In today’s rapidly evolving society, you can find a cell phone in almost everyone’s pocket. Working at a toy store, I find it amazing how much people are glued to their devices. Even more amazing is that their children are borrowing their phones, and more common than not, they have their own phone to play with. When I was their age, I could only dream of such technology by pretending my folded-up juice box was a phone. So with everyone and their dog using a cell phone, why not give our trees this same luxury?

Agriculture drastically changes the look of Indonesia.
Agriculture drastically changes the look of Indonesia. Credit: Neil Franklin

The San Francisco-based company Rainforest Connection plans to protect trees by giving them cell phones — I hope the phones are hands free, or should I say branch free. The company plans to use old Android smart phones to monitor illegal deforestation in Indonesia’s rainforests. Over the last 25 years, Sumatra, an island of Indonesia, has lost more than half of its rainforest due to agricultural conversion. To put this loss into perspective, Indonesian rainforests represent a third of the world’s total rainforest. The deforestation is so severe that a May 2013 report by England’s The Observor reveals that scientists are worried that many of the area’s species will be extinct in 20 to 30 years since only fragments of the forest may remain. Enter Rainforest Connection’s old cell phones.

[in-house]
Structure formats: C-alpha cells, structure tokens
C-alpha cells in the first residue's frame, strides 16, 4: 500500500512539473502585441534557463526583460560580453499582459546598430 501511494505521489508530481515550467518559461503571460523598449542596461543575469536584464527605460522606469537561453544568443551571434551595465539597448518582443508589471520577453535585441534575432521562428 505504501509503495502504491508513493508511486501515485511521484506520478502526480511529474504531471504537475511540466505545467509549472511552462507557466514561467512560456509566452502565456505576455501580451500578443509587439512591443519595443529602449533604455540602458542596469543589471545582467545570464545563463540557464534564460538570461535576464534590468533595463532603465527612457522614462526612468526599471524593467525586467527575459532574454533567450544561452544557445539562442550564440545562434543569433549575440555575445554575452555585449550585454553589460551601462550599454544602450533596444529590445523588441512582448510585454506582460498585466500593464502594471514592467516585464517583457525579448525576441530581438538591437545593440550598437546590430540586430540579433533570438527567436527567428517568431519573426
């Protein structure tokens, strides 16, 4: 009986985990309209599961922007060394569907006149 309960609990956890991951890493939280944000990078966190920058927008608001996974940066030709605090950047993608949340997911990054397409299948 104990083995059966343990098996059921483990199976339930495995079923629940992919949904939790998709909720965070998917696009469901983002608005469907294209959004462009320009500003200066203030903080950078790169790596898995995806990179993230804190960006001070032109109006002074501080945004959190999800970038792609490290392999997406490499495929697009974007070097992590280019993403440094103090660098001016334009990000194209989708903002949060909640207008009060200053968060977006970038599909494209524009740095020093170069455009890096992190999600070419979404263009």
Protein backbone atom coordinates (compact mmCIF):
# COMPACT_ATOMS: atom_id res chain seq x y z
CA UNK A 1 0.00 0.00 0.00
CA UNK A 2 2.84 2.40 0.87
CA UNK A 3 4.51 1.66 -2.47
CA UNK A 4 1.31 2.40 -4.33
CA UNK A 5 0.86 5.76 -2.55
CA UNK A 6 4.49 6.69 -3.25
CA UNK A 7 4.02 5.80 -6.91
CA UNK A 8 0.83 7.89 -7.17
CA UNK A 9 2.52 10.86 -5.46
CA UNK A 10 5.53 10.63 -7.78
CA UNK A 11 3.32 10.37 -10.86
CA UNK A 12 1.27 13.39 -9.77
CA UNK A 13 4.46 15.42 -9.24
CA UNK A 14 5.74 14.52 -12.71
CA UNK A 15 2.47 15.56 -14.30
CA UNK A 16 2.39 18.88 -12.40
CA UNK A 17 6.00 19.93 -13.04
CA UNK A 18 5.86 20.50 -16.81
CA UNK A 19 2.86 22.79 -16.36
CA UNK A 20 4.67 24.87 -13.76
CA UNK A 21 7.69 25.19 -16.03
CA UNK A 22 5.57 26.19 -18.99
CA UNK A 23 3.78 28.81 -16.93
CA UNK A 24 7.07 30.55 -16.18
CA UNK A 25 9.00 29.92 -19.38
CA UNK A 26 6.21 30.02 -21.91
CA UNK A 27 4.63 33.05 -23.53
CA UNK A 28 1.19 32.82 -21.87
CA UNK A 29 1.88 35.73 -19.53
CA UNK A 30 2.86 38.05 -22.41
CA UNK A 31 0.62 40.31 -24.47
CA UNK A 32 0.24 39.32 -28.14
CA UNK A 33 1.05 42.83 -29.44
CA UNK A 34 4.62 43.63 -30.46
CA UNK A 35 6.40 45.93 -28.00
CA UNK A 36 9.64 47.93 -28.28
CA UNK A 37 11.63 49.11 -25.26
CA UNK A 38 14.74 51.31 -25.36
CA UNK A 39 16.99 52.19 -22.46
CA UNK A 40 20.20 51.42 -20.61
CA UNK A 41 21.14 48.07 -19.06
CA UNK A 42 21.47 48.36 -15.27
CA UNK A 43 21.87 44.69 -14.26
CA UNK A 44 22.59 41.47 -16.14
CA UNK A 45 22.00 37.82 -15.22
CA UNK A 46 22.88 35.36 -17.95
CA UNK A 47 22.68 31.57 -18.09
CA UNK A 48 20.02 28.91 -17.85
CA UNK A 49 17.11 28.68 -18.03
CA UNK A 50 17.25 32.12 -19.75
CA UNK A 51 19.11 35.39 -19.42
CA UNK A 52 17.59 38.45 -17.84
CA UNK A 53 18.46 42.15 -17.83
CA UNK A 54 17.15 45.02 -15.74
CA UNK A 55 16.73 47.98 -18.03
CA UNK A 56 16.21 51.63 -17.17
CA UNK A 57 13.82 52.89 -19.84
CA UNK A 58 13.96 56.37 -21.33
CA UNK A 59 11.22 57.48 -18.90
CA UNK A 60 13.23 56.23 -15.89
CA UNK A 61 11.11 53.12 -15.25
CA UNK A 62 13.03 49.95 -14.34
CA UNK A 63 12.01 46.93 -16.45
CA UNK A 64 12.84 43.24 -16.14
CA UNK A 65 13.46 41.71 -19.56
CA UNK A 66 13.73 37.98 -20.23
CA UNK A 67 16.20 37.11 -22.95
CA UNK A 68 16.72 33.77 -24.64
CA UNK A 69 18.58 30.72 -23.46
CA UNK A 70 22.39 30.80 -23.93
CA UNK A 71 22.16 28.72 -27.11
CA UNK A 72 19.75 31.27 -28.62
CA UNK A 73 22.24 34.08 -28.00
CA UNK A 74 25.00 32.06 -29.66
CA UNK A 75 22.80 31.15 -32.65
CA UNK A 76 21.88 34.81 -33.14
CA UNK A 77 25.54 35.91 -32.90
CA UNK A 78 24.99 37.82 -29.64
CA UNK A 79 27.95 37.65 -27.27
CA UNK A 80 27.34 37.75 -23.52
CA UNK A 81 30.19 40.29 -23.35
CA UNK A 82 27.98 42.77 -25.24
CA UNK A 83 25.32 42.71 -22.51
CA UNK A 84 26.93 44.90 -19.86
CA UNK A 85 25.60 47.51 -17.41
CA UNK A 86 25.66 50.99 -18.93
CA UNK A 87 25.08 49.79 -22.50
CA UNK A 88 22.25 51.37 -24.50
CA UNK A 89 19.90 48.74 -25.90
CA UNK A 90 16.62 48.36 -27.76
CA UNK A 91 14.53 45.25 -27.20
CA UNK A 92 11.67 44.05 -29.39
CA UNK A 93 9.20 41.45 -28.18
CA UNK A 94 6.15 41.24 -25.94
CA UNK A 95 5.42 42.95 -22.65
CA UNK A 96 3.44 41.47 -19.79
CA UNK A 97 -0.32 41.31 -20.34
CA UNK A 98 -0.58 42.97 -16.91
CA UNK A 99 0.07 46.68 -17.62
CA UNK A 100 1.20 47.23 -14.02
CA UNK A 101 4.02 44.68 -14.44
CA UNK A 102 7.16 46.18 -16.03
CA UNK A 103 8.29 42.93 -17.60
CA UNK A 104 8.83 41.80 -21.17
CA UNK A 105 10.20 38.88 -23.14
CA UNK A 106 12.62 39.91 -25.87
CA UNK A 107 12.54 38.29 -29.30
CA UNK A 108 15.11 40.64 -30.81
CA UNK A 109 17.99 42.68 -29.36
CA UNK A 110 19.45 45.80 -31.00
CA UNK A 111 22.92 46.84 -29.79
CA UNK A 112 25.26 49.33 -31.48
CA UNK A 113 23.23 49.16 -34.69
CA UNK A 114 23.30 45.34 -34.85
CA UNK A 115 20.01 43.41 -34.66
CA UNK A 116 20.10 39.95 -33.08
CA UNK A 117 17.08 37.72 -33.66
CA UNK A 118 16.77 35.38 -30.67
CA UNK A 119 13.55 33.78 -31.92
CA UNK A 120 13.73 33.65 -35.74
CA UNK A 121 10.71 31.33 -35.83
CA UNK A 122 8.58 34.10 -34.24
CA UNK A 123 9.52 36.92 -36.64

Sumatran orangutan.
Sumatran orangutan. Credit: Schristia/Flickr

As detailed by The Huffington Post, the company is testing technology that allows cell phones to be placed throughout threatened forests, they are left on to monitor forest sounds. If the phones pick up the sound of chainsaws where they shouldn’t be, they send a message to forest rangers. While cell phones can be expensive, the phone plans for these trees are much cheaper, costing less than three dollars a month. Powered by solar energy, one phone can monitor a third of a square mile. Currently, Rainforest Connection is doing a trial test of 15 phones in the Western Sumatra’s Air Tarusan Reserve in Indonesia, an area of the world with which American Forests is very familiar.

In the last decade, we have done multiple restoration projects in Indonesia to aid the threatened wildlife species, especially the endangered Sumatran orangutan. Since 2006, we’ve planted more than 100,000 trees in Sumatran to rebuild orangutan habitat. It is reassuring to know that the work we have done is being supported by other efforts, especially to curtail the rapid, and often illegal, destruction of Indonesia’s rainforests.